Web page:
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Sabrina BUTLER





Classification: Murderer?
Characteristics: Juvenile (17) - Justice miscarriage
Number of victims: 0
Date of murder: April 12, 1989
Date of arrest: Same day
Date of birth: 1971
Victim profile: Her nine month old child, Walter Dean Butler
Method of murder: Beating? (Authorities now believe that the baby died of cystic kidney disease or sudden infant death syndrome, not as a result of any criminal behavior)
Location: Lowndes County, Mississippi, USA
Status: Convicted of child abuse and capital murder, and sentenced to death in 1990. Acquitted in re-trial on Dec. 17, 1995

The Supreme Court of Mississippi

Sabrina Butler v. State of Mississippi

Sabrina Butler was seventeen when her nine month old child stopped breathing. Sabrina took her baby to the hospital, where doctors tried but failed to resuscitate him. She was later questioned by police and arrested the same day her young son died.

She was convicted of child abuse and capital murder, and sentenced to death. Her conviction was overturned by the Mississippi Supreme Court in 1992. (Butler v. State, 608 So.2d 314 (Miss. 1992)). The court held that the prosecution had failed to prove that the incident was anything more than an accident. She was acquitted in re-trial on Dec. 17, 1995.


Sabrina Butler, an African-American woman, spent five years on Death Row in Mississippi after being convicted of killing her infant son, Walter, in 1990.

During the trial, the prosecution claimed that Sabrina killed the child with ablow to the stomach. According to the defense, Sabrina, who was 18 at the time and was borderline mentally retarded, discovered the child not breathing and, after attempting to resuscitate him, took him to a hospital emergency room. Walter was pronounced dead on arrival.

The state charged and convicted Sabrina of child abuse and murder – a capital offense.

Sabrina gave conflicting versions of what happened to the authorities, possibly because of her shock and panic over her son’s death, compounded by the effects of her borderline mental retardation and inability to explain herself clearly. These contradictions were used against her at trial.

Defense attorneys contended that the child’s injuries were caused by Sabrina’s attempts to resuscitate him, but failed to provide adequate evidence to support this theory. The Mississippi Supreme Court overturned Sabrina’s conviction and sentence in 1992.

Ather second trial in 1995, a leading death penalty defense lawyer represented Sabrina. The lawyer called different witnesses, including a neighbor who had tried to help Sabrina reviveher son and who corroborated Sabrina’s version of events. The lawyer also got the physician who conducted the autopsy to admit that his work had been inadequate. After a very brief jury deliberation, Sabrina was acquitted.

Authorities now believe that the baby died of cystic kidney disease or sudden infant death syndrome, not as a result of any criminal behavior.


Sabrina Butler was a Mississippi teenager who was convicted of murder and child abuse in the death of her nine month old son. She was later exonerated of all wrongdoing.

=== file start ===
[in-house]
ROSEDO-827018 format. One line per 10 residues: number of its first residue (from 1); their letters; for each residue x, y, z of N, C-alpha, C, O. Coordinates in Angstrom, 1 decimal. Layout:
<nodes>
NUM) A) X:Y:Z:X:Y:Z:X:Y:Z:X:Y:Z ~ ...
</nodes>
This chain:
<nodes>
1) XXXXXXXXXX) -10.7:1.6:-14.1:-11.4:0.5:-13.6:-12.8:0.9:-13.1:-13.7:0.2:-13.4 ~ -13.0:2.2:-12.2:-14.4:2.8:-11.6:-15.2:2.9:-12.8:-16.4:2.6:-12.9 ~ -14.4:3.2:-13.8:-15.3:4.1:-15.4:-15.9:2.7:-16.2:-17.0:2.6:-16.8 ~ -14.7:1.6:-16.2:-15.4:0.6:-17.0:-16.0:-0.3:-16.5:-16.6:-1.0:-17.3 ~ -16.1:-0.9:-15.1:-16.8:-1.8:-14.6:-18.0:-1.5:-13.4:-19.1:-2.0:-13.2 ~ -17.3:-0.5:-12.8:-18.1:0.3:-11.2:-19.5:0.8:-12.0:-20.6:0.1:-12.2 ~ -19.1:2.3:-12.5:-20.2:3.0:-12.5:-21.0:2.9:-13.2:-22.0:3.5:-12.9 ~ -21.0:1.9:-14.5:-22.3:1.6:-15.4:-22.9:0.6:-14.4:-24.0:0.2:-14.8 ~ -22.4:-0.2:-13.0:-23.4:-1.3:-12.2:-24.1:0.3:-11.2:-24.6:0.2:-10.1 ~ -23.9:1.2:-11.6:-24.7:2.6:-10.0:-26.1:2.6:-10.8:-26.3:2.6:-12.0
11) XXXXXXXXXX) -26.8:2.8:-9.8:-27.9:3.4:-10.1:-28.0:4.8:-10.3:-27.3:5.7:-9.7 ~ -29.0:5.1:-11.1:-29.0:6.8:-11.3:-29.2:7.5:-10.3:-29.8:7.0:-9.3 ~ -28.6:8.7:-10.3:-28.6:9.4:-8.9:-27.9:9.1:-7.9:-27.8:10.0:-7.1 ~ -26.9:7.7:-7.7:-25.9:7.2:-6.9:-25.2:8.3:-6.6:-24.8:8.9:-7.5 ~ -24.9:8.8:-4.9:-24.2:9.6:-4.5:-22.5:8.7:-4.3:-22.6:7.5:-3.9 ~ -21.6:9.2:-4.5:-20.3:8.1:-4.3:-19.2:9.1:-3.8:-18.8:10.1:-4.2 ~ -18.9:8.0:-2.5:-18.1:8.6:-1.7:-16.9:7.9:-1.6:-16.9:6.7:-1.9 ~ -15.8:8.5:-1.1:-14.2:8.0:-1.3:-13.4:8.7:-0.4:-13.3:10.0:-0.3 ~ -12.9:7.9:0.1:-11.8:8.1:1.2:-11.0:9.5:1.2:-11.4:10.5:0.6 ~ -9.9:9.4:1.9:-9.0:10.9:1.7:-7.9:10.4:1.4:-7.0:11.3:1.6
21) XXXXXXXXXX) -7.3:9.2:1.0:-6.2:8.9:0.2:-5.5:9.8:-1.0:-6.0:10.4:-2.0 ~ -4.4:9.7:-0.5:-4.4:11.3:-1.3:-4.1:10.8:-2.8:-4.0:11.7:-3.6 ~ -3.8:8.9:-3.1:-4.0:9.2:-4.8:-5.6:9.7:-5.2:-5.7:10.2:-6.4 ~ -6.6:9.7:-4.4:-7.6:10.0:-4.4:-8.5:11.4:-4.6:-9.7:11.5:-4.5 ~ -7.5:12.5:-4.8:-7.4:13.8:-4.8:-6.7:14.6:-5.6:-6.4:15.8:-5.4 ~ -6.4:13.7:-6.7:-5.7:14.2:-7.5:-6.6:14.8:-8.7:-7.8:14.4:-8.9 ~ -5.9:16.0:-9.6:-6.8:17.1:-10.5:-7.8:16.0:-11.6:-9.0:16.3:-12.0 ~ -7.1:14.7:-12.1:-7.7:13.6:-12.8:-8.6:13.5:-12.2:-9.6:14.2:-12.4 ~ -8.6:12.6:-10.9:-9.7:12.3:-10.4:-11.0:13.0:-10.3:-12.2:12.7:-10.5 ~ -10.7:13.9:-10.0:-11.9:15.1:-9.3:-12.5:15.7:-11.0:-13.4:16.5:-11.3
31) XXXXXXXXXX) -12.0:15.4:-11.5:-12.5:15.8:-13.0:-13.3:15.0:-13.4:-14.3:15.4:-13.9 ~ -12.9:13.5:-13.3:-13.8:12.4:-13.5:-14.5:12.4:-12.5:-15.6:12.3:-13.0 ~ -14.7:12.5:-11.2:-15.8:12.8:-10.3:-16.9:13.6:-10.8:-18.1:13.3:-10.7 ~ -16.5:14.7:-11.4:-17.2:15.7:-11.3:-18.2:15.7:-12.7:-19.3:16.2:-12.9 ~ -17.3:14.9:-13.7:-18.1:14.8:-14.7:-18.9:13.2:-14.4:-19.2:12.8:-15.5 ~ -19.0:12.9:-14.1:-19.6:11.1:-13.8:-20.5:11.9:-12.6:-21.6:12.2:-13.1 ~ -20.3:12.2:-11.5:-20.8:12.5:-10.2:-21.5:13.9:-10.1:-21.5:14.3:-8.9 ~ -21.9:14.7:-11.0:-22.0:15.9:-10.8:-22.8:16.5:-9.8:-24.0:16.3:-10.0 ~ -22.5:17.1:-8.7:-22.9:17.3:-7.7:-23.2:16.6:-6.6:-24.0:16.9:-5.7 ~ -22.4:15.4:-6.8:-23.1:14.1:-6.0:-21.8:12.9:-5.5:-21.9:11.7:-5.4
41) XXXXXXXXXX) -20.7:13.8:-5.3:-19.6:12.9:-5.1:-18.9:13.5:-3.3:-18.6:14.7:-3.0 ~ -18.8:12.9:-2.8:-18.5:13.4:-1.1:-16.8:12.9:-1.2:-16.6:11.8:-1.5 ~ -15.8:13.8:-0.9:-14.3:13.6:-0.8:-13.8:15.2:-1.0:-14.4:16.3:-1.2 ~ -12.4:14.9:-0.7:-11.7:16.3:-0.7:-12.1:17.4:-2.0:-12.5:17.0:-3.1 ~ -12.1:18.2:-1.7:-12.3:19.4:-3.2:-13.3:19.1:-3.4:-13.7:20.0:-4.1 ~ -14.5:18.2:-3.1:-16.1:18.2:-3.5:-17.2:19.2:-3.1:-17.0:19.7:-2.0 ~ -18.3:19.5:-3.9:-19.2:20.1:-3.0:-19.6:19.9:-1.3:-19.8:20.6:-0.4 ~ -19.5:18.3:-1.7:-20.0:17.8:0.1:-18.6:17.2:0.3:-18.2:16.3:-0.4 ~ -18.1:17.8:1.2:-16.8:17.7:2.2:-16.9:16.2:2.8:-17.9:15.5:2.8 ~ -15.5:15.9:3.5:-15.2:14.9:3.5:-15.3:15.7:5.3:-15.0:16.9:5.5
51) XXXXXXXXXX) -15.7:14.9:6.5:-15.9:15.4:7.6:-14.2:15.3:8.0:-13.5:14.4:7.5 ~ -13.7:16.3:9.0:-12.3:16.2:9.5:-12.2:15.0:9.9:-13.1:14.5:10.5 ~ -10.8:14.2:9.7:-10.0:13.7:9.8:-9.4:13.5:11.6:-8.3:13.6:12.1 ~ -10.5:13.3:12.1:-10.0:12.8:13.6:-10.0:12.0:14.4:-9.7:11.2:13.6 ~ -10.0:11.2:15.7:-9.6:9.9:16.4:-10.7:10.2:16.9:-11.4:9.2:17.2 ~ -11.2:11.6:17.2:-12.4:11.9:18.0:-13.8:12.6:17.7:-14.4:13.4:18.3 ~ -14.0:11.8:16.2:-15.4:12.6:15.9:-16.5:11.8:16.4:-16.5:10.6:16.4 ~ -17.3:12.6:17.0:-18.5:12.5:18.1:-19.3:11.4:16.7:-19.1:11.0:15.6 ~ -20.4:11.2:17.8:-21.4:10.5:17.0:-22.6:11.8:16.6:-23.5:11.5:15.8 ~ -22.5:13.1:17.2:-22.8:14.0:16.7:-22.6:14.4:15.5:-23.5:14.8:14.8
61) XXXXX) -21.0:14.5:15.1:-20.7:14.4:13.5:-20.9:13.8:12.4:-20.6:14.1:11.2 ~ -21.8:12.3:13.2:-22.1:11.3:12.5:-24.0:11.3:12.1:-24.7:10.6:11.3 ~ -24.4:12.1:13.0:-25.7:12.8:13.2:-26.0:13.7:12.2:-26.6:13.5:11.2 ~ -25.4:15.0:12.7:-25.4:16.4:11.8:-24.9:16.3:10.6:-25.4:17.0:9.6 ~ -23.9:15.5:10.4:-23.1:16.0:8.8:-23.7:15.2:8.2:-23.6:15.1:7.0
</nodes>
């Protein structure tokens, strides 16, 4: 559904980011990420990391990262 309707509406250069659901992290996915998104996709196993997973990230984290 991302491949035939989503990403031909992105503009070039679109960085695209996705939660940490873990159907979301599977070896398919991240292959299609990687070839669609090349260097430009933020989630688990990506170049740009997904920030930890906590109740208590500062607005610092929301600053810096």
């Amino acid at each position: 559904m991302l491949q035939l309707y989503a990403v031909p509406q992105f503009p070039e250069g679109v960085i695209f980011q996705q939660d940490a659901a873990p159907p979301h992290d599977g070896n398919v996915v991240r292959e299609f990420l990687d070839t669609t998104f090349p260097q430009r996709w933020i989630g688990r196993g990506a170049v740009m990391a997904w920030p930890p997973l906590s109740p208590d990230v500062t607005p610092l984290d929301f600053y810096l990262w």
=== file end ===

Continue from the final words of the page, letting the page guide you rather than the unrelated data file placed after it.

Death of baby

On April 12, 1989, teenage mother Sabrina Butler rushed her nine month old son, Walter Dean Butler, to the hospital after he suddenly stopped breathing. Doctors had attempted to resuscitate the child for thirty minutes, but failed, and Sabrina's baby died the next day. The very day of her son's death, Sabrina was arrested for child abuse due to the bruises left by her resuscitation attempts.


Sabrina Butler's murder trial commenced on March 8, 1990. At the trial, prosecutors sought to prove that Sabrina's account of the events leading to her son's death were false, and that she had inflicted the fatal wounds intentionally. Sabrina Butler did not testify at her trial. Sabrina was convicted of both murder and child abuse following her trial, and even though she was only a teenager, she became the only woman on Mississippi's Death Row in 1990, condemned to die by lethal injection.


Following her conviction, Sabrina filed an appeal with the Supreme Court of Mississippi on several bases. The courts reversed and remanded her convictions on August 26, 1992. The court said that the prosecution had failed to prove that the incident was anything more than an accident.


In 1995, Sabrina Butler's case went to retrial. By this time, more evidence emerged about how Sabrina did not murder her son. At the trial, one of Sabrina's neighbors had come forward with evidence that corroborated her account: that the injuries to her son occurred during the course of an unsuccessful attempt to administer CPR. In addition, the medical examiner changed his opinion about Walter's cause of death, which he now believed occurred due to a kidney malady. On December 17, 1995, Sabrina was acquitted and exonerated.


When Sabrina was acquitted of murder, she had spent more than five years in prison and thirty-three months on death row. She is still the only woman in the United States exonerated after being sentenced to death row. Today, she is living in the same Mississippi town in which she was convicted, has remarried, and is raising three children. She is now hoping to be a criminal investigator.


Five years after being convicted in Mississippi of murdering her 9-month-old child, Sabrina Butler, here with her husband, was acquitted in a new trial.
(Photo Credit: Michael S. Green, Associated Press)


Sabrina Butler



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